Mapping out the journey of your customer is an extremely helpful step in understanding how to best serve them. Match technology with the needs of your customer - don’t just go shopping for technology and implement it into your systems without knowing if it is what your customers need to better communicate with you and vice versa. People want a seamless, helpful experience that helps them achieve their goals. Being able to track what an individual has downloaded, what they have clicked on or opened in your website or emails, and what mediums they have used to contact you - if any - are all part of the map that helps you locate what to improve in your marketing system.
People want to see themselves when they go onto your website - but you also want to see your business values in your customer. All relationships are two-way, and Jim and Jason understand the importance of aligning company values with the customer for an excellent, long-term relationship.
Jim, for example, has set up filters that keep those he may not want to work with at bay. He doesn’t list his available machinery on his website - instead, he promotes the core values of his company and highlights what makes Carr Machine & Tool unique. His goal is to get people into a conversation with someone on his team as quickly as possible - whether that be through a chat-box, email, or phone call so that the relationship is built before anything is sold.
While there are numerous tools out there to help you track and map customer behaviors, you don’t need every bell and whistle to get started. HubSpot is a favorite of Todd, Jim, and Jason. Automated marketing is a continuous task, needing a high level of attention. HubSpot helps cut back on time spent logging information and allows you to see what each website visitor is clicking on, if they signed up for a newsletter, or if they have opened an email once, never, or several times. Being able to see what a customer is interested in will allow you to better market to them so that they are given only what they need.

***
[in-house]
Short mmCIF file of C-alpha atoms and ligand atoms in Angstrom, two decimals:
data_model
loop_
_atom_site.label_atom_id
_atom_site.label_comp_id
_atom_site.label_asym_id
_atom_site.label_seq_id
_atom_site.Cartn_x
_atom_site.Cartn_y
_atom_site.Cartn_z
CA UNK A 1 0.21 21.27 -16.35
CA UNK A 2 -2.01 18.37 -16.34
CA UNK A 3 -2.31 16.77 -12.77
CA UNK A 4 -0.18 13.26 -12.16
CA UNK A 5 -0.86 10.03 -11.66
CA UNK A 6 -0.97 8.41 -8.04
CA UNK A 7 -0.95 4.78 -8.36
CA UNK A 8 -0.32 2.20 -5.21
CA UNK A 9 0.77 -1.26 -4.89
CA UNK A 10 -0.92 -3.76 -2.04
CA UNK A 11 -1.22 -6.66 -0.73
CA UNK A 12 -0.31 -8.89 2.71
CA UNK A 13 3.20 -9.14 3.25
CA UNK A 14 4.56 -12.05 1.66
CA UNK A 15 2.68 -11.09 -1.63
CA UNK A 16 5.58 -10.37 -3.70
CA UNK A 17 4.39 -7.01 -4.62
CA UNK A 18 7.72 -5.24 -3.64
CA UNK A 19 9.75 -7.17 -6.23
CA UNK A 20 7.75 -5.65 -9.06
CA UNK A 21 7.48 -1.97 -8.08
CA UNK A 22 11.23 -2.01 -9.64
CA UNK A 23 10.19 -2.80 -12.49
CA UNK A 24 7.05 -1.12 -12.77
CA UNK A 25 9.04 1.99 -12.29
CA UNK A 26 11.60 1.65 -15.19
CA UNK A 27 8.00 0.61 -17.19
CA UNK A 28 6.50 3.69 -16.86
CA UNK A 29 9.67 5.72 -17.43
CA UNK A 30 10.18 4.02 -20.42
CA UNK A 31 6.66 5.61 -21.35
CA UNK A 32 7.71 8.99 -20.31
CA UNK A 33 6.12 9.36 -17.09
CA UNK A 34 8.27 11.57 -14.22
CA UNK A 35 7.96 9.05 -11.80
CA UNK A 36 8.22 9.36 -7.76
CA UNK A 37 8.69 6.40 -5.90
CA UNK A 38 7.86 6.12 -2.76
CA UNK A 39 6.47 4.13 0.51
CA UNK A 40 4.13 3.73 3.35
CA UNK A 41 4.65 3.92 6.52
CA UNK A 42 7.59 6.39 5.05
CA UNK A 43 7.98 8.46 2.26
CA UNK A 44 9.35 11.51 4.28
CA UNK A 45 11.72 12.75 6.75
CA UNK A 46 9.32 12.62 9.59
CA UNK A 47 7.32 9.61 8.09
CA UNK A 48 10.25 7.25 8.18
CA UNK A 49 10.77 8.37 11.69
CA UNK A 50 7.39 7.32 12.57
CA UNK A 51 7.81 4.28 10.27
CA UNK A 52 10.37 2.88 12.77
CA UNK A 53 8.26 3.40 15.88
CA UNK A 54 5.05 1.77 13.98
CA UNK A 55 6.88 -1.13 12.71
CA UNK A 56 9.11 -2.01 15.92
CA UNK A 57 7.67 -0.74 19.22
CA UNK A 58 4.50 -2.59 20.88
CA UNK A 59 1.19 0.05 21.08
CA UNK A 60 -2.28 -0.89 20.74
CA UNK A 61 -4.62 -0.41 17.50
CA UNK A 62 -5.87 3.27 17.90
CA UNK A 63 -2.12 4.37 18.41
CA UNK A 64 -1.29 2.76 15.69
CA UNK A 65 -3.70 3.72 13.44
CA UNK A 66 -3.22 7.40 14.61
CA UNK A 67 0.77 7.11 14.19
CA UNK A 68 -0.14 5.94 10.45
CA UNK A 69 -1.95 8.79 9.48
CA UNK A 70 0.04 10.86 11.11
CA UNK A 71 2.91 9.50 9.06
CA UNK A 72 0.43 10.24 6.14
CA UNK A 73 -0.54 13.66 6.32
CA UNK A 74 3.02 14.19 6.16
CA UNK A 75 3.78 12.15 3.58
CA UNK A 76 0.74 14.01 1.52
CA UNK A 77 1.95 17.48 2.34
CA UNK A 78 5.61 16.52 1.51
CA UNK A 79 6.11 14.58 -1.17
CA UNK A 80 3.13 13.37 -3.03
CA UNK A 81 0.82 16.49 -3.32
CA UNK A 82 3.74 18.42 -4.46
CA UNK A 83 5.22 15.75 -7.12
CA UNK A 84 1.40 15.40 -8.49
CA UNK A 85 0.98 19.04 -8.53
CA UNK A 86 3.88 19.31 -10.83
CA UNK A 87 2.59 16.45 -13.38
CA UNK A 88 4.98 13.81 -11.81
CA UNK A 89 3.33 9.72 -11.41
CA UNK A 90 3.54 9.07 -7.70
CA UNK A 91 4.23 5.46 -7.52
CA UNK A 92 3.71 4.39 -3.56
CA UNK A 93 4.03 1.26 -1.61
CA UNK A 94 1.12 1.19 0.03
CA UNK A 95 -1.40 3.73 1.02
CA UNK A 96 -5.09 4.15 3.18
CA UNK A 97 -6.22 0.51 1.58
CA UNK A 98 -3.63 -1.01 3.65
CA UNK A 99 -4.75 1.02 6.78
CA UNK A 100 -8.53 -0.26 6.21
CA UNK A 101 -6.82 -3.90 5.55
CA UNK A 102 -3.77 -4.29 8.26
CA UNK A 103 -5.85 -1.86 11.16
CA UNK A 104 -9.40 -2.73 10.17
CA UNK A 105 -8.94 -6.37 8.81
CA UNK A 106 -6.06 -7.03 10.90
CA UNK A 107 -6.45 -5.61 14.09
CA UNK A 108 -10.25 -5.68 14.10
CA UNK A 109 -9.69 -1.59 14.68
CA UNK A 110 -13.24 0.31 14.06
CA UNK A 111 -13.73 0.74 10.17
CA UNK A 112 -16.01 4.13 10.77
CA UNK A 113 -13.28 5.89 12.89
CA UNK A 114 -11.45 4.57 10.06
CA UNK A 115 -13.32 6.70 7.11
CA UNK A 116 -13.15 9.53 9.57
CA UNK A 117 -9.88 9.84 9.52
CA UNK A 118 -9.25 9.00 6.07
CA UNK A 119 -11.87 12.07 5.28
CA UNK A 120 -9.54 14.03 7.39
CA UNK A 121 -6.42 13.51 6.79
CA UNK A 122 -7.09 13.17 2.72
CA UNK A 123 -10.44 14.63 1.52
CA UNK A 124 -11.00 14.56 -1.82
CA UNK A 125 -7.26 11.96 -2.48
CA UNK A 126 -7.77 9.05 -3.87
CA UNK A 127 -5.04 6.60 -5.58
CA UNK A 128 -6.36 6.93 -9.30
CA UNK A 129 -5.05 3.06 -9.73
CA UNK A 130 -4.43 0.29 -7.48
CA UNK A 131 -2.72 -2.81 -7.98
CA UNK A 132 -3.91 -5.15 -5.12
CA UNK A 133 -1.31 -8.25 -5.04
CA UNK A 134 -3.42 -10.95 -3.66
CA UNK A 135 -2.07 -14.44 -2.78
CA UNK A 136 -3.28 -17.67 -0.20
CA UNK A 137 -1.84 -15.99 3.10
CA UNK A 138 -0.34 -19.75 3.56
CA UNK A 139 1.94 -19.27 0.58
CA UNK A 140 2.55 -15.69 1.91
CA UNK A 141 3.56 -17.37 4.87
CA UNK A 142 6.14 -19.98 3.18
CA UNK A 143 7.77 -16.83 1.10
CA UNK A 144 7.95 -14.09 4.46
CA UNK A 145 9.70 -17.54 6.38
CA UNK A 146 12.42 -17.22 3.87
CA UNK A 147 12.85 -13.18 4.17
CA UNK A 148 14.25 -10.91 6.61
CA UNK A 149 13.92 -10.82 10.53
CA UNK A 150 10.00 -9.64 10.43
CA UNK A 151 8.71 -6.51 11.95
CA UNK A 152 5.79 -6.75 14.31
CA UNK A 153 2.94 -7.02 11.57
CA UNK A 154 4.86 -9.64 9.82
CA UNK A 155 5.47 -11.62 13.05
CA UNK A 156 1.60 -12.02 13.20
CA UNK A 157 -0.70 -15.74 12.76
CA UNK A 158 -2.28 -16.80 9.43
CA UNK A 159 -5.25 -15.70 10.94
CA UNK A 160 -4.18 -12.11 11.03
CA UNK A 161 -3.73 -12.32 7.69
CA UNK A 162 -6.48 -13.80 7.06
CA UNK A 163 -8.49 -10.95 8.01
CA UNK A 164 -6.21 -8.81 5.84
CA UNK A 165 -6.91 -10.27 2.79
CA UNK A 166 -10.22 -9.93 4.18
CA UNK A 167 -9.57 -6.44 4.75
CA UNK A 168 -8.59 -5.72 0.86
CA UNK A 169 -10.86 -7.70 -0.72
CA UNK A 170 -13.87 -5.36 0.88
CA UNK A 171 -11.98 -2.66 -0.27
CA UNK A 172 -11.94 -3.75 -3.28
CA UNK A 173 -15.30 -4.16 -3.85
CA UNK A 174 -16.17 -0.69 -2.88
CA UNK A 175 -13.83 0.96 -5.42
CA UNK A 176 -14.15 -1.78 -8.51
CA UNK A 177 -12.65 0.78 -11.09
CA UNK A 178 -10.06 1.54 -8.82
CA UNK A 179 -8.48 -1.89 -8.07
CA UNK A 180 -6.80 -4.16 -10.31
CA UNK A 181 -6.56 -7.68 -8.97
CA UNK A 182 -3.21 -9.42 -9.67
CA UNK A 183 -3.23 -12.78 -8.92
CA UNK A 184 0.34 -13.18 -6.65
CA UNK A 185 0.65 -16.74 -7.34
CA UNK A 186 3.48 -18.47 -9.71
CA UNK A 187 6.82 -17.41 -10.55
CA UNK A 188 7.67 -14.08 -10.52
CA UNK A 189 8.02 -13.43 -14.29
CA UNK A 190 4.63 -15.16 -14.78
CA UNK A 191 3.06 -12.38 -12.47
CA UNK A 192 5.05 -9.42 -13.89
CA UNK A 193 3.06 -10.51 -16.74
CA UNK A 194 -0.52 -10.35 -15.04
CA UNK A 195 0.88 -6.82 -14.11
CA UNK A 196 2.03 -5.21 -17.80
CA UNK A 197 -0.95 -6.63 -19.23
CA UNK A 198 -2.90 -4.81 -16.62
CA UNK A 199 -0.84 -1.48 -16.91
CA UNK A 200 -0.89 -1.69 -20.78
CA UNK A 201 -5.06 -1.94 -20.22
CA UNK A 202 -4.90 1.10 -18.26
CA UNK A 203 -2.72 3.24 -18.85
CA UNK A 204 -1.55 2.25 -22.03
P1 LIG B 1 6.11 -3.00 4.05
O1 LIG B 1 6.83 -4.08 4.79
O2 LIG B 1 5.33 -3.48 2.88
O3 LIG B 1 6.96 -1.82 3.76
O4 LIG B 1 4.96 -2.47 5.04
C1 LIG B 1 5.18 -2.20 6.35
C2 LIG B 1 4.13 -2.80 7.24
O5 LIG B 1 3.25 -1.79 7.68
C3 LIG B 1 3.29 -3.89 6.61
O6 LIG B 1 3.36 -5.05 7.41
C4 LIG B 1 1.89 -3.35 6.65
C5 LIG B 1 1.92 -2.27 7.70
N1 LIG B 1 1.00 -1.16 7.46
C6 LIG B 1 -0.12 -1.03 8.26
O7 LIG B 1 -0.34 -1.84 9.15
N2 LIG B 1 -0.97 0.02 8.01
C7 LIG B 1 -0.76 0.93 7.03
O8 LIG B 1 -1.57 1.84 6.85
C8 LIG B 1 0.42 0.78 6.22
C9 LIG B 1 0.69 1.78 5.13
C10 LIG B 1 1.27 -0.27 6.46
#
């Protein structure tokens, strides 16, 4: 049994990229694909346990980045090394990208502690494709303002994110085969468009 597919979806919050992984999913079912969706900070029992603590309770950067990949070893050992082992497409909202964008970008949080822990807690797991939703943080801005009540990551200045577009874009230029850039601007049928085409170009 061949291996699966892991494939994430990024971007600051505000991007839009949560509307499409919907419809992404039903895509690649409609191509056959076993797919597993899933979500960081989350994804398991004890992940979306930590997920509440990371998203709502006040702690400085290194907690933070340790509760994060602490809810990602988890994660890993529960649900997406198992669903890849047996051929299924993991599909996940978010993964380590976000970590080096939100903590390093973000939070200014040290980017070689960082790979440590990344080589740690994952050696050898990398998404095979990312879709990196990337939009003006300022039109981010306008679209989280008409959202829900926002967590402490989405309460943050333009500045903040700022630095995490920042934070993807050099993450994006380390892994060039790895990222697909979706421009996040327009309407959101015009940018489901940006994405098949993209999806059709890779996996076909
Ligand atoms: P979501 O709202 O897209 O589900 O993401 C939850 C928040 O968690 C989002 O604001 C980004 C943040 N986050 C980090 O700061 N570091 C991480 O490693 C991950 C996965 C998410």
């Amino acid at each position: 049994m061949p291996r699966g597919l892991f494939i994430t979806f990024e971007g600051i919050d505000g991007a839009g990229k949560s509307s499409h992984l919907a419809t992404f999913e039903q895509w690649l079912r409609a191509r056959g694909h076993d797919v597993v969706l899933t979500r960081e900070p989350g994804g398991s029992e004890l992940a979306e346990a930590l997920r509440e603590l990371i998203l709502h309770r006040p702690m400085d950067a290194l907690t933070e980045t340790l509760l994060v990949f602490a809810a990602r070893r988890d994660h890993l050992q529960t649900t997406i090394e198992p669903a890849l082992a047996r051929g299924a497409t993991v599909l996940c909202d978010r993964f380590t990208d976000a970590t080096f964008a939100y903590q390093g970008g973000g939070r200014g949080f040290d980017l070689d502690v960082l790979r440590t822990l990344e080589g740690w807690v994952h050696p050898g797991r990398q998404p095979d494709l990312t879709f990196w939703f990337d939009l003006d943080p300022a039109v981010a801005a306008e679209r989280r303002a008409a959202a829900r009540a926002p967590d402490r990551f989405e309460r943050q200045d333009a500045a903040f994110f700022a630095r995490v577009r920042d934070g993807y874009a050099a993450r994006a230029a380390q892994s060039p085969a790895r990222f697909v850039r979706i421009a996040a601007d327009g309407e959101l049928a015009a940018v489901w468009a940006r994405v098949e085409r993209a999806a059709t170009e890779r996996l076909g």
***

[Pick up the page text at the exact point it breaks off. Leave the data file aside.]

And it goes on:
CRM systems are also extremely helpful in building the relationship between you and the buyer. Don’t just use CRM systems as a place to drop email addresses to send automated messages to. Know the behavior of a person and send them the automated message that will speak to them personally. Keeping track of previous customers is another helpful aspect of a CRM system. If someone who bought your product a year ago is on your website again, then you know to reach out to them and update them on the latest and greatest that your company has to offer.
Jason and Jim both felt the need to fight against the perspective of nepotism within their family manufacturing businesses by proving their merit within their respective companies. Growing up in the family business had its perks, but it also came with the need to overcome the stigma that they were successful simply because of their bloodline. There was a lot to prove - to both themselves and others as they mastered the manufacturing business and took on greater leadership and responsibility. Guest speaker, Dietmar Goellner - Nick Goellner’s father - shares his own experience and insight into keeping nepotism out of the family business, while also mentoring his three sons within the company.
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Dietmar grew up saturated in the heart and soul of manufacturing. His father immigrated from Germany in 1958 and founded Advanced Machine & Engineering (AME) in 1966. Dietmar is now the president, CEO, and co-owner of AME - as well as the president and CEO of Henning Inc. Dietmar was raised to become the next leader within his father’s manufacturing business, but he himself has taken a different approach with his own sons. Dietmar approaches the family business as a business - putting the needs of the company and team ahead of any desire to put a family member in a job where they may not need to be.
“Being in the family might get you a job, but it won’t keep you a job,” he says. Having a managerial role in the company with shareholding and voting rights is earned by merit alone. It’s not a birthright. Dietmar never pushed his kids to follow his footsteps in the family business, but when one by one they said they were interested in pursuing their careers within the company, he took them in and placed them where the company needed them most.
Each of his three sons joined the family business with unique talents, skills, and passions. Dietmar recognized this and placed them strategically within the company - where their aptitude met their passion and the need of the business. The needs of the company must be met - and that should come above the wishes of any individual. Treat the business like a business.
It is easy to micromanage any team - but especially a team made up of family members. Dietmar discusses the importance of fighting against the micromanagement of family members within the company. Coaching and mentoring are far more productive and impactful methods of training. Dietmar warns against ever forcing or coercing a person into a position that they either aren’t wired to take over or don’t even want in the first place. Not all family members who want a part in the business are going to want a leadership role.